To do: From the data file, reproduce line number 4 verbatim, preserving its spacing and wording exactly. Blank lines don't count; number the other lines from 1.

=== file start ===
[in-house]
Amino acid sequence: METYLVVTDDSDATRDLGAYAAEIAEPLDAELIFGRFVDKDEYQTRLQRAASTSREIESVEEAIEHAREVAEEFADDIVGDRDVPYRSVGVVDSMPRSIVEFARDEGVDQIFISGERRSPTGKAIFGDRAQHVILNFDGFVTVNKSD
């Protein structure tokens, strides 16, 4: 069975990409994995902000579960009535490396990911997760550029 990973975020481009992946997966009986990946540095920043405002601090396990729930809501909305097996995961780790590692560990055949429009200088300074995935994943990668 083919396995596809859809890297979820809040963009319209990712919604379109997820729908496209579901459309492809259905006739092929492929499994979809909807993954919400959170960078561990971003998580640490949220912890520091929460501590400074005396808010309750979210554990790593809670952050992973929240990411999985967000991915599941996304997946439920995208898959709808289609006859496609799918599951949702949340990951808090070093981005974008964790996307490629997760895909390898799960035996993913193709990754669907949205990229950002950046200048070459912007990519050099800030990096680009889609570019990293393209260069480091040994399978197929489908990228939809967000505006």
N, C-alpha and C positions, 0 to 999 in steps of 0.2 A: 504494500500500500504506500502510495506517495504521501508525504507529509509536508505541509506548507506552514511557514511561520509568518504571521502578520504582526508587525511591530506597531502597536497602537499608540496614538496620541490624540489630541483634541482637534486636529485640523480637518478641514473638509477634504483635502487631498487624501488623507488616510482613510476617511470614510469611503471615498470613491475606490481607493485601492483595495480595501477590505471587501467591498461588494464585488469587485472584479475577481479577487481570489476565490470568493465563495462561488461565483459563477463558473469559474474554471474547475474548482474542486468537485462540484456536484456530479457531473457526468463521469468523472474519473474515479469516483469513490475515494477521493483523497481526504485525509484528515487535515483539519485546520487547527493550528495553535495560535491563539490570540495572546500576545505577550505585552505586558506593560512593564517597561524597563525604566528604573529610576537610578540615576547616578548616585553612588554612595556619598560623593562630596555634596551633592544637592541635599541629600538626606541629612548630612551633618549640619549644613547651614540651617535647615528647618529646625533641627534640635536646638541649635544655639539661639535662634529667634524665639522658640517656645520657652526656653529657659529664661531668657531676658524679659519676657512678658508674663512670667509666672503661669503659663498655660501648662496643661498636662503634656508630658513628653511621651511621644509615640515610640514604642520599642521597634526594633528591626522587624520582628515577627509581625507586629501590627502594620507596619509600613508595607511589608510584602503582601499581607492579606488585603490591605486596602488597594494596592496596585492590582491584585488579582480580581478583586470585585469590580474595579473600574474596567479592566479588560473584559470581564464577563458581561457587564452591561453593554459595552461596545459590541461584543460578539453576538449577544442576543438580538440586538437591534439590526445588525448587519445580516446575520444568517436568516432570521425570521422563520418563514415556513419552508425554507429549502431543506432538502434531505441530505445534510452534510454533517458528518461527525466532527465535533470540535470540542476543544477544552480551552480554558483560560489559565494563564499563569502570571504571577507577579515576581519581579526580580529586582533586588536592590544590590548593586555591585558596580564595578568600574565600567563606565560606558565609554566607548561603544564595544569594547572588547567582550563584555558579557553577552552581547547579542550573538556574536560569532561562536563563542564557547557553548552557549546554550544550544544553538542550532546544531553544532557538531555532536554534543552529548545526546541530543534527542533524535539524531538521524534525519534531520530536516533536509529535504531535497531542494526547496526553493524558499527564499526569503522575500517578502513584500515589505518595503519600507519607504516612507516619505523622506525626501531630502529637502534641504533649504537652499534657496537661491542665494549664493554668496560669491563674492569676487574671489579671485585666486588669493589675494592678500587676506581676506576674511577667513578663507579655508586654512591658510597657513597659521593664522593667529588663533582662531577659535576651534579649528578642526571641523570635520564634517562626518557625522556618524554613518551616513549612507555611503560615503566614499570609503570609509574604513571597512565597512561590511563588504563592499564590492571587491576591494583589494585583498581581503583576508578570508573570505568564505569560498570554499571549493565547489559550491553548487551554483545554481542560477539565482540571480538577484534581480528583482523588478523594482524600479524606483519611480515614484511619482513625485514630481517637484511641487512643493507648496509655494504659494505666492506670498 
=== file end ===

N, C-alpha and C positions, 0 to 999 in steps of 0.2 A: 504494500500500500504506500502510495506517495504521501508525504507529509509536508505541509506548507506552514511557514511561520509568518504571521502578520504582526508587525511591530506597531502597536497602537499608540496614538496620541490624540489630541483634541482637534486636529485640523480637518478641514473638509477634504483635502487631498487624501488623507488616510482613510476617511470614510469611503471615498470613491475606490481607493485601492483595495480595501477590505471587501467591498461588494464585488469587485472584479475577481479577487481570489476565490470568493465563495462561488461565483459563477463558473469559474474554471474547475474548482474542486468537485462540484456536484456530479457531473457526468463521469468523472474519473474515479469516483469513490475515494477521493483523497481526504485525509484528515487535515483539519485546520487547527493550528495553535495560535491563539490570540495572546500576545505577550505585552505586558506593560512593564517597561524597563525604566528604573529610576537610578540615576547616578548616585553612588554612595556619598560623593562630596555634596551633592544637592541635599541629600538626606541629612548630612551633618549640619549644613547651614540651617535647615528647618529646625533641627534640635536646638541649635544655639539661639535662634529667634524665639522658640517656645520657652526656653529657659529664661531668657531676658524679659519676657512678658508674663512670667509666672503661669503659663498655660501648662496643661498636662503634656508630658513628653511621651511621644509615640515610640514604642520599642521597634526594633528591626522587624520582628515577627509581625507586629501590627502594620507596619509600613508595607511589608510584602503582601499581607492579606488585603490591605486596602488597594494596592496596585492590582491584585488579582480580581478583586470585585469590580474595579473600574474596567479592566479588560473584559470581564464577563458581561457587564452591561453593554459595552461596545459590541461584543460578539453576538449577544442576543438580538440586538437591534439590526445588525448587519445580516446575520444568517436568516432570521425570521422563520418563514415556513419552508425554507429549502431543506432538502434531505441530505445534510452534510454533517458528518461527525466532527465535533470540535470540542476543544477544552480551552480554558483560560489559565494563564499563569502570571504571577507577579515576581519581579526580580529586582533586588536592590544590590548593586555591585558596580564595578568600574565600567563606565560606558565609554566607548561603544564595544569594547572588547567582550563584555558579557553577552552581547547579542550573538556574536560569532561562536563563542564557547557553548552557549546554550544550544544553538542550532546544531553544532557538531555532536554534543552529548545526546541530543534527542533524535539524531538521524534525519534531520530536516533536509529535504531535497531542494526547496526553493524558499527564499526569503522575500517578502513584500515589505518595503519600507519607504516612507516619505523622506525626501531630502529637502534641504533649504537652499534657496537661491542665494549664493554668496560669491563674492569676487574671489579671485585666486588669493589675494592678500587676506581676506576674511577667513578663507579655508586654512591658510597657513597659521593664522593667529588663533582662531577659535576651534579649528578642526571641523570635520564634517562626518557625522556618524554613518551616513549612507555611503560615503566614499570609503570609509574604513571597512565597512561590511563588504563592499564590492571587491576591494583589494585583498581581503583576508578570508573570505568564505569560498570554499571549493565547489559550491553548487551554483545554481542560477539565482540571480538577484534581480528583482523588478523594482524600479524606483519611480515614484511619482513625485514630481517637484511641487512643493507648496509655494504659494505666492506670498 